by Donald J. Ward
Published in the Redmond Reporter
Physical activity is the best form of health insurance. People who lead active lifestyles tend to live healthier and longer lives. Despite training, though, in-juries can and do occur.
One of Redmond’s newest sports-medicine physicians, Ghislaine Robert, has been treating patients who have suffered sports-related injuries for 20 years.
Looking at Robert’s medical history, her background reads like a veritable who’s who and where’s where of international sporting events.
She was part of the Canadian medical team for the 1992 Barcelona and 2000 Sydney Olympics. In 1988, she was a Canadian national track-and-field coach in the Seoul Olympics.
In Montreal, she worked at Canada’s National Training Center and helped care for several Olympic athletes, including gold medalists Bruny Surin (400-meter sprint relay) and Sebastian Lareau (men’s doubles tennis).
She has also helped athletes involved in speed skating, judo, fencing, track and field, women’s handball and down-hill skiing.
There are myriad sports-and exercise-related ailments that afflict people, such as overtraining syndrome, exercise-induced asthma and chronic compartmental syndrome, which occurs when a muscle grows and begins compressing blood vessels and nerves.
One of the mistakes that people make is they try to exercise too much, Robert said. They wind up getting in over their heads, get hurt and then stop exercising. For people wanting to stay in shape, it can be discouraging.
“The main reason people get injured is that they try to do too much too soon,” Robert said.
There are other factors that contribute to injuries. Athletes oftentimes try to scrimp on their sports equipment, choosing to buy something that is cheap, poorly designed or that doesn’t quite fit them.
Choosing the right type of exercise for a person’s body is also important, she said. People whose body frames are out of alignment might want to choose a workout regimen that doesn’t involve a lot of high-impact running. Those with a slight skeletal frame might want to reconsider their decision to do a lot of weight lifting and body building.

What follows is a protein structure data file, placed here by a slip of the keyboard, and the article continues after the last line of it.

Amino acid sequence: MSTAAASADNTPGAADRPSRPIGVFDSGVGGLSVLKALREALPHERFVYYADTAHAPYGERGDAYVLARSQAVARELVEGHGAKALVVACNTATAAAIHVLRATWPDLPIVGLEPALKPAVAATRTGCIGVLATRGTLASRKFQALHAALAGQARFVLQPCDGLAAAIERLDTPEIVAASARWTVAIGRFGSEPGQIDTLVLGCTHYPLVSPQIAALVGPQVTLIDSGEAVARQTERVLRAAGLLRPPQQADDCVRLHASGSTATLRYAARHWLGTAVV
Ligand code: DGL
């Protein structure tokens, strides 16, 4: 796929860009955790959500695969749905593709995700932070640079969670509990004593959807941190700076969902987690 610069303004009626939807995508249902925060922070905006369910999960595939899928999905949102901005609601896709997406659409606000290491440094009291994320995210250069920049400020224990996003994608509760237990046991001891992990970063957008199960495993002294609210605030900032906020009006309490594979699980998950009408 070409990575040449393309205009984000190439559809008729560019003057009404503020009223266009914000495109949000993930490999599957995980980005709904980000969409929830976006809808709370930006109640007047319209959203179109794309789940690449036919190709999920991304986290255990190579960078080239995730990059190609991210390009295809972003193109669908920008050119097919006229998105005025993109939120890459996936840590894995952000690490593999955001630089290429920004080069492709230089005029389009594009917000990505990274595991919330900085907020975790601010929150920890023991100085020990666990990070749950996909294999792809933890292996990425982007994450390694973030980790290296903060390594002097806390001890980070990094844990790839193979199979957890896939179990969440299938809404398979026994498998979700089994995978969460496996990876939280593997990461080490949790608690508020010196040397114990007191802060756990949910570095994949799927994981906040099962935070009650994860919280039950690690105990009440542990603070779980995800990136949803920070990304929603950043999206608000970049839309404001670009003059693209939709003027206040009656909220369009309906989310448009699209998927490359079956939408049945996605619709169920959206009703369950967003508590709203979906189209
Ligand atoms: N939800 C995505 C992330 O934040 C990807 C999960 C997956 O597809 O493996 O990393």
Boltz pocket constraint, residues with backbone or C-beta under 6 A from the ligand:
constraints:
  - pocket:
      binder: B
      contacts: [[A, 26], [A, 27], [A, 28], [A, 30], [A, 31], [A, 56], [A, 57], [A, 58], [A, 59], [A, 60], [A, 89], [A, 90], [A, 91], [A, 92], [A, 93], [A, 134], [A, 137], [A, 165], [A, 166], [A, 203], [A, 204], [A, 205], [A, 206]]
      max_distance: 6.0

“People have to be aware. Not everyone is cut out body-wise to be a long-distance runner,” Robert said, adding that a person has to find the right training program and right technique that fits them.
Many people are reluctant to see a doctor. The same philosophy applies to sports physicians. Robert said that one of the main fears she hears from patients is that they’re afraid she will keep them from exercising.
Her main goal is to not only find the injury and treat it, but to find the cause of the injury and correct it.
“People get injured I want to get them back to doing what they love,” Robert said.
So far the biggest distraction has been locals asking about her accent. Coming from Montreal, it is distinctly French Canadian. Having to start her practice over again has been difficult at times. She moved to Washington in 2002 when her husband got a job in the area. In Canada, Robert said she would be on television shows and her practice would be booked for two months in advance. Now Robert, whose office is at 22500 N.E. Marketplace Drive. Suite 205 A, is starting over from scratch.
Dr. Robert said that she loves the area, though. Moving to the “Bicycle Capital of the Northwest” affords her ample opportunity to engage in one of her favorite sports. She also jogs, golfs, kayaks, and hikes.